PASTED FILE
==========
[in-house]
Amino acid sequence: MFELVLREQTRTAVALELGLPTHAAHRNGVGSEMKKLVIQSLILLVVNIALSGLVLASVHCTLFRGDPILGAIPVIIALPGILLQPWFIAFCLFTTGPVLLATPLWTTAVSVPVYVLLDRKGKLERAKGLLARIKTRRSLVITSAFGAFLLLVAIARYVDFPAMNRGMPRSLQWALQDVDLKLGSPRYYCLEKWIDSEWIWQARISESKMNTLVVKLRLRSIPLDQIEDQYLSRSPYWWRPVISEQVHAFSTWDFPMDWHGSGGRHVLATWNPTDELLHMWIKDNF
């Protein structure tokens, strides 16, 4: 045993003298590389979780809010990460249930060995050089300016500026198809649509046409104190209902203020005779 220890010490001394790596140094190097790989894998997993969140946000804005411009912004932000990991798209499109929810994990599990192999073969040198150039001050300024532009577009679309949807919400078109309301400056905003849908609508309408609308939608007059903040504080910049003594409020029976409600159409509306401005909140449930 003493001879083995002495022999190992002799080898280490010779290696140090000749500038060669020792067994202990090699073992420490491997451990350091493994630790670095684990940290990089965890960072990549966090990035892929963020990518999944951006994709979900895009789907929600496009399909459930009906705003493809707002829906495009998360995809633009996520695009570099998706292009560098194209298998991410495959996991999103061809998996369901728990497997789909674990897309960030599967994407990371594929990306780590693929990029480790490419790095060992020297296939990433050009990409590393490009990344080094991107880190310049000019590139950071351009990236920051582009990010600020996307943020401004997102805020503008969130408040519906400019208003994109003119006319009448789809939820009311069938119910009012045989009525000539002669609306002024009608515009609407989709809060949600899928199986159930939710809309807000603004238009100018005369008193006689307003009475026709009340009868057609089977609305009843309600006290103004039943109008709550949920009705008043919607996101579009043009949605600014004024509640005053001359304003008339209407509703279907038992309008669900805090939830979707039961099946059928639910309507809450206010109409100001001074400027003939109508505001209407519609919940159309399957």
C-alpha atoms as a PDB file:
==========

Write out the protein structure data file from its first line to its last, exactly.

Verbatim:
[in-house]
Amino acid sequence: MFELVLREQTRTAVALELGLPTHAAHRNGVGSEMKKLVIQSLILLVVNIALSGLVLASVHCTLFRGDPILGAIPVIIALPGILLQPWFIAFCLFTTGPVLLATPLWTTAVSVPVYVLLDRKGKLERAKGLLARIKTRRSLVITSAFGAFLLLVAIARYVDFPAMNRGMPRSLQWALQDVDLKLGSPRYYCLEKWIDSEWIWQARISESKMNTLVVKLRLRSIPLDQIEDQYLSRSPYWWRPVISEQVHAFSTWDFPMDWHGSGGRHVLATWNPTDELLHMWIKDNF
């Protein structure tokens, strides 16, 4: 045993003298590389979780809010990460249930060995050089300016500026198809649509046409104190209902203020005779 220890010490001394790596140094190097790989894998997993969140946000804005411009912004932000990991798209499109929810994990599990192999073969040198150039001050300024532009577009679309949807919400078109309301400056905003849908609508309408609308939608007059903040504080910049003594409020029976409600159409509306401005909140449930 003493001879083995002495022999190992002799080898280490010779290696140090000749500038060669020792067994202990090699073992420490491997451990350091493994630790670095684990940290990089965890960072990549966090990035892929963020990518999944951006994709979900895009789907929600496009399909459930009906705003493809707002829906495009998360995809633009996520695009570099998706292009560098194209298998991410495959996991999103061809998996369901728990497997789909674990897309960030599967994407990371594929990306780590693929990029480790490419790095060992020297296939990433050009990409590393490009990344080094991107880190310049000019590139950071351009990236920051582009990010600020996307943020401004997102805020503008969130408040519906400019208003994109003119006319009448789809939820009311069938119910009012045989009525000539002669609306002024009608515009609407989709809060949600899928199986159930939710809309807000603004238009100018005369008193006689307003009475026709009340009868057609089977609305009843309600006290103004039943109008709550949920009705008043919607996101579009043009949605600014004024509640005053001359304003008339209407509703279907038992309008669900805090939830979707039961099946059928639910309507809450206010109409100001001074400027003939109508505001209407519609919940159309399957």
C-alpha atoms as a PDB file: